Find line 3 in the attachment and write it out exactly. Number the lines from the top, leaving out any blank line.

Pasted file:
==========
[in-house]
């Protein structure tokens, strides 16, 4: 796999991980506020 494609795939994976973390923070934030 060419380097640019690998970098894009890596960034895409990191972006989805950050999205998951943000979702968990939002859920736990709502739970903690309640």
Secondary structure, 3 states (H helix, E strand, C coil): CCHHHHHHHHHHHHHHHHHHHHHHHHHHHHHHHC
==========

Secondary structure, 3 states (H helix, E strand, C coil): CCHHHHHHHHHHHHHHHHHHHHHHHHHHHHHHHC